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The Anthropology of Performance: A Reader

The Anthropology of Performance: A Reader

Frank J. Korom

ISBN: 978-1-118-32399-1

Feb 2013

304 pages

In Stock

$55.95

Description

The Anthropology of Performance is an invaluable guide to this exciting and growing area.  This cutting-edge volume on the major advancements in performance studies presents the theories, methods, and practices of performance in cultures around the globe. Leading anthropologists describe the range of human expression through performance and explore its role in constructing identity and community, as well as broader processes such as globalization and transnationalism.

  • Introduces new and advanced students to the task of studying and interpreting complex social, cultural, and political events from a performance perspective
  • Presents performance as a convergent field of inquiry that bridges the humanities and social sciences, with a distinctive cross-cultural perspective in anthropology
  • Demonstrates the range of human expression and meaning through performance in related fields of religious & ritual studies, folkloristics, theatre, language arts, and art & dance
  • Explores the role of performance in constructing identity, community, and the broader processes of globalization and transnationalism
  • Includes fascinating global case studies on a diverse range of phenomena
  • Contributions from leading scholars examine verbal genres, ritual and drama, public spectacle, tourism, and the performances embedded in everyday selves, communities and nations

Acknowledgments to Sources vii

The Anthropology of Performance: An Introduction 1
Frank J. Korom

Part I Performance in Prehistory and Antiquity 9

1 Singing the Rug: Patterned Textiles and the Origins of Indo-European Metrical Poetry 11
Anthony Tuck

2 Performance and Written Literature in Classical Greece: Envisaging Performance from Written Literature and Comparative Contexts 26
Rosalind Thomas

Part II Verbal Genres of Performance 37

3 Playing the Dozens 39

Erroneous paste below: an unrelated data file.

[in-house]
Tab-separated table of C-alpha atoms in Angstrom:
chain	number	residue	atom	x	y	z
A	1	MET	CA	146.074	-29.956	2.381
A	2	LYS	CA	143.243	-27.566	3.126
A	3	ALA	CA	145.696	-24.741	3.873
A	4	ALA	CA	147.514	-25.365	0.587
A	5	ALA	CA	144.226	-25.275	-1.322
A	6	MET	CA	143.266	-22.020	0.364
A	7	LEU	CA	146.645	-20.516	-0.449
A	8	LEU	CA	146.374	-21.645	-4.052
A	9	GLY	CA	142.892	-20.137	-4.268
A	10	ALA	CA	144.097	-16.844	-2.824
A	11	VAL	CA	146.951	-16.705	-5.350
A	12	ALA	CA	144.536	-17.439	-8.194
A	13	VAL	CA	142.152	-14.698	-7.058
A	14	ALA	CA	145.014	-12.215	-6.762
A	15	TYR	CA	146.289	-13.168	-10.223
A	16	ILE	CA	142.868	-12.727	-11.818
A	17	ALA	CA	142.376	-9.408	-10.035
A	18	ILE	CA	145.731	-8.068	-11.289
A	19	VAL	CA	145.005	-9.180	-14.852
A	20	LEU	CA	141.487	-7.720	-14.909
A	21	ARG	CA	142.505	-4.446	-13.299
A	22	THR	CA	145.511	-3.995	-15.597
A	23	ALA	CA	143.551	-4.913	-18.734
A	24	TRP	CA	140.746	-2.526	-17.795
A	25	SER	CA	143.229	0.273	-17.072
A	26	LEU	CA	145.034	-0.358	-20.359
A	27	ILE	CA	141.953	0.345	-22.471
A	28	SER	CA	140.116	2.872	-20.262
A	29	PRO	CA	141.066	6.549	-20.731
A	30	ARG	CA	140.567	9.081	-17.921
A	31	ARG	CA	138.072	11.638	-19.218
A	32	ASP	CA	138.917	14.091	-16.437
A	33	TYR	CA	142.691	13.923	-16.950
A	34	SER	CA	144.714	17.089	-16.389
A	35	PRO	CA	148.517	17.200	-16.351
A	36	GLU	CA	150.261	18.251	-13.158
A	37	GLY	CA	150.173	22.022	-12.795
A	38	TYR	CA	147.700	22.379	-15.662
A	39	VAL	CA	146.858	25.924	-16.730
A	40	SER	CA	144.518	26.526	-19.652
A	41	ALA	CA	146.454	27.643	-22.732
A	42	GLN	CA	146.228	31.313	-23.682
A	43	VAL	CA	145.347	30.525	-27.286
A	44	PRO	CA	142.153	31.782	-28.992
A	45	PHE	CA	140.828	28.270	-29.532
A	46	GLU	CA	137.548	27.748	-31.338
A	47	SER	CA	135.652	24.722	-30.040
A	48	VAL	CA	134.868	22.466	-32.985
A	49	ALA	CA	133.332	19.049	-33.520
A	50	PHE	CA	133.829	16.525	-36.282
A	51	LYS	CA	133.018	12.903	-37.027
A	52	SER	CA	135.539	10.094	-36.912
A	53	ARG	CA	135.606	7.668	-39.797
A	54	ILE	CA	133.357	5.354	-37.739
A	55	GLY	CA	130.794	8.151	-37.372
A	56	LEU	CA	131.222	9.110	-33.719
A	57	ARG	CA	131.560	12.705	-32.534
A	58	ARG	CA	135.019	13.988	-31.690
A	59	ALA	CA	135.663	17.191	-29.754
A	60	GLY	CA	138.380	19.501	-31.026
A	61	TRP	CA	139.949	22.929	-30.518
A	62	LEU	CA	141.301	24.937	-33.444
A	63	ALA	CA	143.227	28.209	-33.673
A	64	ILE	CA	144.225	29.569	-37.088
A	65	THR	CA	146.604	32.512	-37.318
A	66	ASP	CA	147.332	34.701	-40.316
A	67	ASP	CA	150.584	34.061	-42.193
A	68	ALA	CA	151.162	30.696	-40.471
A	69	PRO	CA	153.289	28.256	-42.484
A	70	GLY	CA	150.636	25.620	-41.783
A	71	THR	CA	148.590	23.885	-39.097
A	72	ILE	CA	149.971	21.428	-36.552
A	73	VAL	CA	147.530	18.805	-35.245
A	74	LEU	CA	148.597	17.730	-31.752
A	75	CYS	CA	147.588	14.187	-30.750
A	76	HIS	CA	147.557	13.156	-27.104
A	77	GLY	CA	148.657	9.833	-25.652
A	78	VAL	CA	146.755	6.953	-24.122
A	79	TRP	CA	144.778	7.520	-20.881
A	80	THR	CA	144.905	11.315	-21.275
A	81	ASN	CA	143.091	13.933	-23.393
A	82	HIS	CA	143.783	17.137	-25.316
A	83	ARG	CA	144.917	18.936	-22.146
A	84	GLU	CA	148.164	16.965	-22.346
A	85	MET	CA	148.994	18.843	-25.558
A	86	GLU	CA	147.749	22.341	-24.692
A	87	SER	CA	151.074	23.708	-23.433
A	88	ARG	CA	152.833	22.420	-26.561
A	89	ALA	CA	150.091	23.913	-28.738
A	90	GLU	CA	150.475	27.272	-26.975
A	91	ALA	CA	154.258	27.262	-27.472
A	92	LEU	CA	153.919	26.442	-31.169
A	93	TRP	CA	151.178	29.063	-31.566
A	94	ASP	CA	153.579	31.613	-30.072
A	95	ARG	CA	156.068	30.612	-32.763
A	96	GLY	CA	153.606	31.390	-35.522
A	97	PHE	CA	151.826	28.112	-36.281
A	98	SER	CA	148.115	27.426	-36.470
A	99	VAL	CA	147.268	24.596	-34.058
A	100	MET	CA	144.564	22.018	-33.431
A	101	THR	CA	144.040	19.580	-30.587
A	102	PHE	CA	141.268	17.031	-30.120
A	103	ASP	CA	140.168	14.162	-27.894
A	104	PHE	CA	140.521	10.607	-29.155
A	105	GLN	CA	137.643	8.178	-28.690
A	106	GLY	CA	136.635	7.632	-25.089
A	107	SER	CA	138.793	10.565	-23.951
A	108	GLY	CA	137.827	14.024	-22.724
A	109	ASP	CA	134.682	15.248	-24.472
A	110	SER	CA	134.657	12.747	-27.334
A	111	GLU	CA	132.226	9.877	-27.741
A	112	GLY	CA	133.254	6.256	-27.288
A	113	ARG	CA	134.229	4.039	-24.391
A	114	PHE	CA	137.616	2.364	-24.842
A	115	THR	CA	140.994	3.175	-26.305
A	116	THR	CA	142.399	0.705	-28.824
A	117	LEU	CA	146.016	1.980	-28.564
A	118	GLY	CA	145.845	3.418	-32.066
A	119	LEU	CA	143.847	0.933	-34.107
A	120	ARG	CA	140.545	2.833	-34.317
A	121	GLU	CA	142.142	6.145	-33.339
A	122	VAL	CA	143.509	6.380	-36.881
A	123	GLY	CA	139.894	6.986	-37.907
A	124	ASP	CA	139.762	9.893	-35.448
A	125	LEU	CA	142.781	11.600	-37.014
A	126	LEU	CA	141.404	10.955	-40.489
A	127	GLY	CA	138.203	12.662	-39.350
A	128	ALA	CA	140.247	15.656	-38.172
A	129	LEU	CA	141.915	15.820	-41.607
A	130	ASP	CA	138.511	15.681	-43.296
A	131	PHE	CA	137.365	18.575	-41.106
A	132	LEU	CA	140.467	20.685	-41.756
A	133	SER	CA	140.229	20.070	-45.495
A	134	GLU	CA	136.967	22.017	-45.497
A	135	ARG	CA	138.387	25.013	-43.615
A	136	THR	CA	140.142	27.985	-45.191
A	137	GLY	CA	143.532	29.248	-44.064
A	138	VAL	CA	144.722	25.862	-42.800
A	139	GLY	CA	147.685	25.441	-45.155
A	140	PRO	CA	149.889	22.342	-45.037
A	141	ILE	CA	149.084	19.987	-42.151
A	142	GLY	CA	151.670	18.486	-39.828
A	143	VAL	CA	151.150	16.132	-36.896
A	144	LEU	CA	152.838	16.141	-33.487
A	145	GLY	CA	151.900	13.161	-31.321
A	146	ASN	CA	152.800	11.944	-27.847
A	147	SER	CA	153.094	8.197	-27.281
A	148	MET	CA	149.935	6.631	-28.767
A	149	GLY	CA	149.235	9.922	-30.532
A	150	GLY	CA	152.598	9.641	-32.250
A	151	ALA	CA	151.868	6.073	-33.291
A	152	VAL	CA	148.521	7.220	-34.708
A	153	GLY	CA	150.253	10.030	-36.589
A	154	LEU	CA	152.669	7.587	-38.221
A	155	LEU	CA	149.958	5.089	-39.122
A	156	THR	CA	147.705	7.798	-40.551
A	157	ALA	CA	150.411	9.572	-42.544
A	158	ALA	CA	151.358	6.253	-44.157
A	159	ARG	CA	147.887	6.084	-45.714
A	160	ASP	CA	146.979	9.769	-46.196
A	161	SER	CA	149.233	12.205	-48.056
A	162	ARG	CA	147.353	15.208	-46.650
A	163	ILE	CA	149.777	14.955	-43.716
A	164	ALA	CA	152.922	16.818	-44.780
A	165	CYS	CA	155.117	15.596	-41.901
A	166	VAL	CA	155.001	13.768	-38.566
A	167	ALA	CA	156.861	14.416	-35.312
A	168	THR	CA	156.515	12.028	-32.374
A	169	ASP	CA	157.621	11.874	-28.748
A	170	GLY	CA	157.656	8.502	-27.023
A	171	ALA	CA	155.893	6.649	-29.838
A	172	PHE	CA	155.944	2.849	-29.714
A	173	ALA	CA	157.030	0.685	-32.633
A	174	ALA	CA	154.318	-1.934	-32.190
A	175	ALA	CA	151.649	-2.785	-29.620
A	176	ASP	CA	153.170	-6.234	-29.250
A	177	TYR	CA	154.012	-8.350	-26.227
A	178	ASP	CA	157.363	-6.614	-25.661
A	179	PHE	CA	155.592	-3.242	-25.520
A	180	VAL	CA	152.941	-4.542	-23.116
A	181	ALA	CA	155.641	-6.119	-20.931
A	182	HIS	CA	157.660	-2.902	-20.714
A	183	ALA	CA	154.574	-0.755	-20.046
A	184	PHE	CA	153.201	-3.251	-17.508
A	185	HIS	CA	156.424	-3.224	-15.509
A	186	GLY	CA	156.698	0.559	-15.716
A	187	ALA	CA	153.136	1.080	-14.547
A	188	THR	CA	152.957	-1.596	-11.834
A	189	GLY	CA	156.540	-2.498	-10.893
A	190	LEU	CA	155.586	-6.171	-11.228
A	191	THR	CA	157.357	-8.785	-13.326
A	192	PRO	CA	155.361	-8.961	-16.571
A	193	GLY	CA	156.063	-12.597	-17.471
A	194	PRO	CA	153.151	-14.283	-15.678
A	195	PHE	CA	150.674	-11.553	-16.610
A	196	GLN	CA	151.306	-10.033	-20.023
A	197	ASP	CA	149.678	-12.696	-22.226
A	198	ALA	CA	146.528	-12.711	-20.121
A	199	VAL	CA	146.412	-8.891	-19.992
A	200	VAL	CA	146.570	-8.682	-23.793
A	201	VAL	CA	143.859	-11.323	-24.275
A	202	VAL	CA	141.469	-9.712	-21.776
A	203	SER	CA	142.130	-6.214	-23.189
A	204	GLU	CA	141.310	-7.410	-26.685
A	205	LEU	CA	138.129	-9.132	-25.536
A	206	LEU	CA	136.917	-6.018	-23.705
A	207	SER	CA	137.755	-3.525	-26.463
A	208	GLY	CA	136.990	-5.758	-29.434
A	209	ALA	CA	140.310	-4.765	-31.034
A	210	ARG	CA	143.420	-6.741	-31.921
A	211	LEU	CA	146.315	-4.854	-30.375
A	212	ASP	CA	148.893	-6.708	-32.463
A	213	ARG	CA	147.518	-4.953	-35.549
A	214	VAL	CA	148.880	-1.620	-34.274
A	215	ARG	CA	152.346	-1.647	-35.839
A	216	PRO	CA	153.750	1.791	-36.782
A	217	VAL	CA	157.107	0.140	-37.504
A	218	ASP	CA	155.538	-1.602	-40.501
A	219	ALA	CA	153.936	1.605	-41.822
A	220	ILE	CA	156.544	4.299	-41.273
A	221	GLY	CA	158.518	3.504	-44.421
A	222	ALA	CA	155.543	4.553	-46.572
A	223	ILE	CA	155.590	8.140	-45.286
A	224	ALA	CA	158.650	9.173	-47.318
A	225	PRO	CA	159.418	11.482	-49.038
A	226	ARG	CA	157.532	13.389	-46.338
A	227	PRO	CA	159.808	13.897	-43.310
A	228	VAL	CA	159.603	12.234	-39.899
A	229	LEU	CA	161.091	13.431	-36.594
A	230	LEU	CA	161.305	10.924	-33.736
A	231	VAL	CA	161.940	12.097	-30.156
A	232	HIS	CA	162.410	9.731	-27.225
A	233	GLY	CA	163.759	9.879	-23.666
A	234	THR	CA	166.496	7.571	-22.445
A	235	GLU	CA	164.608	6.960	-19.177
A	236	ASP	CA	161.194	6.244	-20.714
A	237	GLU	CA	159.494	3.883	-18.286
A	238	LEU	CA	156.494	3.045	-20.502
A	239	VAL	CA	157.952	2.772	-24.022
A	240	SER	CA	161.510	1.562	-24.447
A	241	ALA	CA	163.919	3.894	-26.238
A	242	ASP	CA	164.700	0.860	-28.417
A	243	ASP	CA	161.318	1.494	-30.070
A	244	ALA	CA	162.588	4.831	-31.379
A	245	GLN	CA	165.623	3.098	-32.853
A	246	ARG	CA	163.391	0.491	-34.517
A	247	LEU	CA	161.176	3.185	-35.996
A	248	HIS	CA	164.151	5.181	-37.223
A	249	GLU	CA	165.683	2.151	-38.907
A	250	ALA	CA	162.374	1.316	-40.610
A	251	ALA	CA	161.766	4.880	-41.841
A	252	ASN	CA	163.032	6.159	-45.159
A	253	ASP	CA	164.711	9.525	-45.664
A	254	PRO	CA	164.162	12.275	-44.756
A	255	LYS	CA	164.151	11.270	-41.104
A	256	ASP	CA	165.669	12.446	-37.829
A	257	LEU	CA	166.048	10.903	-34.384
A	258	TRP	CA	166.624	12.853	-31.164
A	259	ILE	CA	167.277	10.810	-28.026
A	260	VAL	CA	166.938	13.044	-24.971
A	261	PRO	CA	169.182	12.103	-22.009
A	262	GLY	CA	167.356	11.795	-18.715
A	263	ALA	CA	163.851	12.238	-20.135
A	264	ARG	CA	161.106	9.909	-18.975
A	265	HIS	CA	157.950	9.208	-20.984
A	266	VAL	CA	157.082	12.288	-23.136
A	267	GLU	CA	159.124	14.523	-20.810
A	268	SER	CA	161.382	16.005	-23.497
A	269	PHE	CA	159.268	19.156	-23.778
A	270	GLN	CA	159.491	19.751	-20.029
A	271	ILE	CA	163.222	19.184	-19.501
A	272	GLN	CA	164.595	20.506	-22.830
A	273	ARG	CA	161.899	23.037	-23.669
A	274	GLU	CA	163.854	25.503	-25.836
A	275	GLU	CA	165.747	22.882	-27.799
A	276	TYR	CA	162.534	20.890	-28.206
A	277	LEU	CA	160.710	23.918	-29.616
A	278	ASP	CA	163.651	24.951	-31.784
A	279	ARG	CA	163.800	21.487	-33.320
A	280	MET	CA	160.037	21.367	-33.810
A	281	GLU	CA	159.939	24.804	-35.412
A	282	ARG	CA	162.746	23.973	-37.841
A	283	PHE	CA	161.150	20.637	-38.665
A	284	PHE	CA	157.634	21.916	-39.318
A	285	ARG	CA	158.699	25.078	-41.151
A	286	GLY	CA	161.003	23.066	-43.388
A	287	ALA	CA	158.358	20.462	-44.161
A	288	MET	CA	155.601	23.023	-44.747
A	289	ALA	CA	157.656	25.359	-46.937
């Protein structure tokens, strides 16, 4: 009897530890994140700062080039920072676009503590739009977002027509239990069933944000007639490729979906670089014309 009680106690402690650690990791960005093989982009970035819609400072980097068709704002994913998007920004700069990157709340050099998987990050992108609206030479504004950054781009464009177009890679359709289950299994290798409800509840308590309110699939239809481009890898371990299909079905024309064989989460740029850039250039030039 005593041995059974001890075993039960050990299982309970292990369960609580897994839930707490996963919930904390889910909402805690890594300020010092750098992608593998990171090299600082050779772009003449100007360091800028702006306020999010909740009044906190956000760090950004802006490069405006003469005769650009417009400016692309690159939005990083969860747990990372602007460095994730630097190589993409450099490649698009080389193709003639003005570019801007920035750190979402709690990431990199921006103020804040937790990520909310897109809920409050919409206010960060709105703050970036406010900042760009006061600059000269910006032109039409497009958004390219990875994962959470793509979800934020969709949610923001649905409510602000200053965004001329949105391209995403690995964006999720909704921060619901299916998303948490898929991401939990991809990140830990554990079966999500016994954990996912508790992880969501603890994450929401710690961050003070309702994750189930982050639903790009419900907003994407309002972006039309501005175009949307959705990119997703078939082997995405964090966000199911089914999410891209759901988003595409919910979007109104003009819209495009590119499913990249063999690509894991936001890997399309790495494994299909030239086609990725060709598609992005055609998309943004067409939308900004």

Roger D. Abrahams

4 The La Have Island General Store: Sociability and Verbal Art in a Nova Scotia Community 49
Richard Bauman

5 Proverbs and the Ethnography of Speaking Folklore 61
E. Ojo Arewa and Alan Dundes

6 Gbaya Riddles in Changing Times 73
Philip A. Noss

7 Shadows of Song: Exploring Research and Performance Strategies in Yolngu Women’s Crying-Songs 80
Fiona Magowan

Part III Ritual, Drama, and Public Spectacle 95

8 Prayer as Person: The Performative Force in Navajo Prayer Acts 97
Sam D. Gill

9 Performance and the Cultural Construction of Reality 107
Edward L. Schieffelin

10 “He Should Have Worn a Sari”: A “Failed” Performance of a Central Indian Oral Epic 124
Joyce Burkhalter Flueckiger

11 Representing History: Performing the Columbian Exposition 133
Rosemarie K. Bank

12 The Palio of Siena: Performance and Process 150
Alice Pomponio Logan

Part IV Performance and Politics in the Making of Communities 165

13 Poetry and Politics in a Transylvanian Village 167
Gail Kligman

14 The Matter of Talk: Political Performances in Bhatgaon 174
Donald Brenneis

15 Celebrating Cricket: The Symbolic Construction of Caribbean Politics 183
Frank E. Manning

16 Performing the Nation: China’s Children as Little Red Pioneers 199
T.E. Woronov

Part V Tourist Performances and the Global Ecumene 215

17 The Promise of Sonic Translation: Performing the Festive Sacred in Morocco 217
Deborah A. Kapchan

18 Ethnic Tourism in Hokkaidoˆ and the Shaping of Ainu Identity 234
Lisa Hiwasaki

19 What They Came With: Carnival and the Persistence of African Performance Aesthetics in the Diaspora 250
Esiaba Irobi

20 Global Breakdancing and the Intercultural Body 260
Halifu Osumare

Further Readings 273

Index 287

“This volume is a comprehensive and well-structured compilation of previously published essays, articulating how anthropology has explored diverse instances of performance . . This book will be of great use to graduate students looking to specialize in the field, or faculty members who wish to deepen their understanding of established concepts and perhaps recast their own work.”  (Journal of the Royal Anthropological Institute, 1 June 2015)